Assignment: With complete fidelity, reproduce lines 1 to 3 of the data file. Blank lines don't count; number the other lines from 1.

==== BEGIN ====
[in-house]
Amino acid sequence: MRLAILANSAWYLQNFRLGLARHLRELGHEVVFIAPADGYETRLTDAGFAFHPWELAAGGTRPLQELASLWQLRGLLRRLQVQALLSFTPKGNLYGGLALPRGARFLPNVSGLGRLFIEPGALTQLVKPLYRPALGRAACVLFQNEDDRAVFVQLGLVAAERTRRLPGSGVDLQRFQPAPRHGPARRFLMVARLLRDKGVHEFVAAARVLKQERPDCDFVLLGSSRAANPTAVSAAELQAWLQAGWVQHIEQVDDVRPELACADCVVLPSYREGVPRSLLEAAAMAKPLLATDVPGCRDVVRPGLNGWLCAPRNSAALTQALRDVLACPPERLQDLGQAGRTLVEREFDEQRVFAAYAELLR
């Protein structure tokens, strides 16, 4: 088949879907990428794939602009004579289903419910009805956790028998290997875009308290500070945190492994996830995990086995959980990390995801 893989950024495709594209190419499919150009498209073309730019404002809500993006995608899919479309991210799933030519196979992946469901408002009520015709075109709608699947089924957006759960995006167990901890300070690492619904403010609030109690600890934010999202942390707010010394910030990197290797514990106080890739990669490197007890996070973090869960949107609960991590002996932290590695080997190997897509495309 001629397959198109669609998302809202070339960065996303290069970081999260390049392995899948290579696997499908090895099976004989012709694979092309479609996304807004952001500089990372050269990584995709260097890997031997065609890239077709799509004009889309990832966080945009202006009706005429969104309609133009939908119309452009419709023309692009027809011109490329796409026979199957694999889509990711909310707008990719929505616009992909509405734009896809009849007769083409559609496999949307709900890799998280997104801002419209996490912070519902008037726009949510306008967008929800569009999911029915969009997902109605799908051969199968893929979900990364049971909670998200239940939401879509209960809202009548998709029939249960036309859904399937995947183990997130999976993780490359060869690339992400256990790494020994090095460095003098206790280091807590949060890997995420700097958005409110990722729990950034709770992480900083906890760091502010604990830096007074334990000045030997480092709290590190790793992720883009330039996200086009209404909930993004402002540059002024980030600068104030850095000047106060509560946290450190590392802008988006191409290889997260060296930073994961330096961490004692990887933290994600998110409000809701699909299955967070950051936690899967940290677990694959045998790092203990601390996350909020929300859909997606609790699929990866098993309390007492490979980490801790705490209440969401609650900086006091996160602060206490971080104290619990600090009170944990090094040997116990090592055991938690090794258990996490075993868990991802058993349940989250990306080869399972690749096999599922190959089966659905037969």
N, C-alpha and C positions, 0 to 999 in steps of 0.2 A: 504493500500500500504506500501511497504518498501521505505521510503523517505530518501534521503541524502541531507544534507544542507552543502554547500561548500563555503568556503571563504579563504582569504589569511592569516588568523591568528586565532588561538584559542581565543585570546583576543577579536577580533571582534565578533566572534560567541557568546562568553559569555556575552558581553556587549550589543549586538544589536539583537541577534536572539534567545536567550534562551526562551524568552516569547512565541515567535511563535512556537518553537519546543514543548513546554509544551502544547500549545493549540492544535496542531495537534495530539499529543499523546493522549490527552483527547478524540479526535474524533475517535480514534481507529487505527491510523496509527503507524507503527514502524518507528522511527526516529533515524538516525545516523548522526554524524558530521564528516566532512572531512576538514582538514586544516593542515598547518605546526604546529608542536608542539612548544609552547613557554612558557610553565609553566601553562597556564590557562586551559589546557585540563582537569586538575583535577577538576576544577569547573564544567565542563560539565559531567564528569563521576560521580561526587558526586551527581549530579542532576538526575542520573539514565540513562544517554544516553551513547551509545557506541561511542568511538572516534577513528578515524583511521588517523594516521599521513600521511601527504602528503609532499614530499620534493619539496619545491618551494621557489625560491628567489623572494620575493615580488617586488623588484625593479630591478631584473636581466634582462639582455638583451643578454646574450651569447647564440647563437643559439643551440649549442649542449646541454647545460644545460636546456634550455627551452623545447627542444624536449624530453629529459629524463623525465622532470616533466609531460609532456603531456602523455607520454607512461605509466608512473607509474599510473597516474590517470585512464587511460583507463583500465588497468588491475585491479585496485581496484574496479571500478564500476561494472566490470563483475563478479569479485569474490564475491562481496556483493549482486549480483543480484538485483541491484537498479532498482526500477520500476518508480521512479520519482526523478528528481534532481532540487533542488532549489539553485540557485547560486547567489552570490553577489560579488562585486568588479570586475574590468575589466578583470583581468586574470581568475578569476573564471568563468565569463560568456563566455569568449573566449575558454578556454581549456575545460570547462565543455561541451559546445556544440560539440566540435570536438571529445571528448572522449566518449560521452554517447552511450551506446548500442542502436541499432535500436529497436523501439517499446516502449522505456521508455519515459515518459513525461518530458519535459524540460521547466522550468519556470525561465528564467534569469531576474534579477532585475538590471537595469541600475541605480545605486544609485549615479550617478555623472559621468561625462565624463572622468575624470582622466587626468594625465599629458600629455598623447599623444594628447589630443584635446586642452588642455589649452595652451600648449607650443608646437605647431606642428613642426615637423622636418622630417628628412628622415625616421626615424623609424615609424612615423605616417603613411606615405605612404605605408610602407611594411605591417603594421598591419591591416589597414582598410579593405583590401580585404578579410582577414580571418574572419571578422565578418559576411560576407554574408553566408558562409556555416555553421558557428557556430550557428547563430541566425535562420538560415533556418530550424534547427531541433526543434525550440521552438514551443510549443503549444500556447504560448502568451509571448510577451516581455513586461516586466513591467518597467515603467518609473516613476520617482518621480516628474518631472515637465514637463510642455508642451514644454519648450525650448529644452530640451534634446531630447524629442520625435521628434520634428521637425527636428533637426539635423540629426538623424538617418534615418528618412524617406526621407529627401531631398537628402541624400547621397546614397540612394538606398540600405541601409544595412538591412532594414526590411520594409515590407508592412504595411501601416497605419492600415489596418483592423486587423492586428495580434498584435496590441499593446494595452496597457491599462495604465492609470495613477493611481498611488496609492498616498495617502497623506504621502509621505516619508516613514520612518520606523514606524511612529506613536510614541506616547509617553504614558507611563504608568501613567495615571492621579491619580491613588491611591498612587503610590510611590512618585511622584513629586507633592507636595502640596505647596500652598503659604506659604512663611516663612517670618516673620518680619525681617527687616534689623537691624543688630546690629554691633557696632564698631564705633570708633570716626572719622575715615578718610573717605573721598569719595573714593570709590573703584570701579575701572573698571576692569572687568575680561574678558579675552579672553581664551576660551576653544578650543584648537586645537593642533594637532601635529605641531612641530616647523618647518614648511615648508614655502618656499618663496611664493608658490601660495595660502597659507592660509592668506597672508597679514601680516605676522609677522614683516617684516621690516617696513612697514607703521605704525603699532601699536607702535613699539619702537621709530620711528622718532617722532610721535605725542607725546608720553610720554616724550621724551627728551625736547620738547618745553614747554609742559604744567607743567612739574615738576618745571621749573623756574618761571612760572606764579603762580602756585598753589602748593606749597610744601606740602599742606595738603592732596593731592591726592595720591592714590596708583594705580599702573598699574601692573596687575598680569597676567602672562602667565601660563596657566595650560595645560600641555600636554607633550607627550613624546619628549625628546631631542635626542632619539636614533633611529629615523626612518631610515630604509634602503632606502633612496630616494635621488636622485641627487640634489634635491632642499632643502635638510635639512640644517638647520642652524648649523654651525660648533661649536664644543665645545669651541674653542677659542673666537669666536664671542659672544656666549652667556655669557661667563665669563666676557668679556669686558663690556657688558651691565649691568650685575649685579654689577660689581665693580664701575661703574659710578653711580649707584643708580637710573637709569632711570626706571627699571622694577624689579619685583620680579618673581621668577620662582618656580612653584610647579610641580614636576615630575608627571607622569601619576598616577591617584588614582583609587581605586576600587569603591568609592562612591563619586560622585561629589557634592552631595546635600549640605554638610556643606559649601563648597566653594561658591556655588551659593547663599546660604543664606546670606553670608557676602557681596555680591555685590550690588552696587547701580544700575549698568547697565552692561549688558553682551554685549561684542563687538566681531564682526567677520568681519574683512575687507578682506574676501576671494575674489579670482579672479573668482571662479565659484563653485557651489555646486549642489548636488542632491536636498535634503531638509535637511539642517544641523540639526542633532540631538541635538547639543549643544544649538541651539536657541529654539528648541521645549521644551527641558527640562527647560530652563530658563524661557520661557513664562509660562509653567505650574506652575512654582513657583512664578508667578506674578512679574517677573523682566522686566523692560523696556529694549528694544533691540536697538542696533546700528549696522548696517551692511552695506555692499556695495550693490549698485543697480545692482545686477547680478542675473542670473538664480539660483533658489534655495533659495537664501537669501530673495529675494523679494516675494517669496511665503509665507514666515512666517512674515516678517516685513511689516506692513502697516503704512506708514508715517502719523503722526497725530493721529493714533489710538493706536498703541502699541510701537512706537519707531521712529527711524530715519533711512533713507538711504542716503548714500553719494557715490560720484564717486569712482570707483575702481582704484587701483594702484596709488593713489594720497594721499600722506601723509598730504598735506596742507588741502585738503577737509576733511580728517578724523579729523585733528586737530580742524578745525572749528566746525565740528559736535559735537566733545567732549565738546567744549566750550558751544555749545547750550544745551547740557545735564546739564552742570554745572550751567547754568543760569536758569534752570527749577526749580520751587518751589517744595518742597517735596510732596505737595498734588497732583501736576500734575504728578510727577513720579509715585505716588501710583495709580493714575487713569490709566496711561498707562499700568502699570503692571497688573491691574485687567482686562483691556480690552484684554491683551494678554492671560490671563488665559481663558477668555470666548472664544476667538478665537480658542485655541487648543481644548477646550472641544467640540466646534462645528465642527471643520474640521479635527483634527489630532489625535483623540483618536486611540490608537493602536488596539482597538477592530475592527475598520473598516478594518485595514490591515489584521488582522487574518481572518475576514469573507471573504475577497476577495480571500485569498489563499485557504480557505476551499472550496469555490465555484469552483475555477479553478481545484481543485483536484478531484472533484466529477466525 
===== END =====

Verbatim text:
[in-house]
Amino acid sequence: MRLAILANSAWYLQNFRLGLARHLRELGHEVVFIAPADGYETRLTDAGFAFHPWELAAGGTRPLQELASLWQLRGLLRRLQVQALLSFTPKGNLYGGLALPRGARFLPNVSGLGRLFIEPGALTQLVKPLYRPALGRAACVLFQNEDDRAVFVQLGLVAAERTRRLPGSGVDLQRFQPAPRHGPARRFLMVARLLRDKGVHEFVAAARVLKQERPDCDFVLLGSSRAANPTAVSAAELQAWLQAGWVQHIEQVDDVRPELACADCVVLPSYREGVPRSLLEAAAMAKPLLATDVPGCRDVVRPGLNGWLCAPRNSAALTQALRDVLACPPERLQDLGQAGRTLVEREFDEQRVFAAYAELLR
């Protein structure tokens, strides 16, 4: 088949879907990428794939602009004579289903419910009805956790028998290997875009308290500070945190492994996830995990086995959980990390995801 893989950024495709594209190419499919150009498209073309730019404002809500993006995608899919479309991210799933030519196979992946469901408002009520015709075109709608699947089924957006759960995006167990901890300070690492619904403010609030109690600890934010999202942390707010010394910030990197290797514990106080890739990669490197007890996070973090869960949107609960991590002996932290590695080997190997897509495309 001629397959198109669609998302809202070339960065996303290069970081999260390049392995899948290579696997499908090895099976004989012709694979092309479609996304807004952001500089990372050269990584995709260097890997031997065609890239077709799509004009889309990832966080945009202006009706005429969104309609133009939908119309452009419709023309692009027809011109490329796409026979199957694999889509990711909310707008990719929505616009992909509405734009896809009849007769083409559609496999949307709900890799998280997104801002419209996490912070519902008037726009949510306008967008929800569009999911029915969009997902109605799908051969199968893929979900990364049971909670998200239940939401879509209960809202009548998709029939249960036309859904399937995947183990997130999976993780490359060869690339992400256990790494020994090095460095003098206790280091807590949060890997995420700097958005409110990722729990950034709770992480900083906890760091502010604990830096007074334990000045030997480092709290590190790793992720883009330039996200086009209404909930993004402002540059002024980030600068104030850095000047106060509560946290450190590392802008988006191409290889997260060296930073994961330096961490004692990887933290994600998110409000809701699909299955967070950051936690899967940290677990694959045998790092203990601390996350909020929300859909997606609790699929990866098993309390007492490979980490801790705490209440969401609650900086006091996160602060206490971080104290619990600090009170944990090094040997116990090592055991938690090794258990996490075993868990991802058993349940989250990306080869399972690749096999599922190959089966659905037969």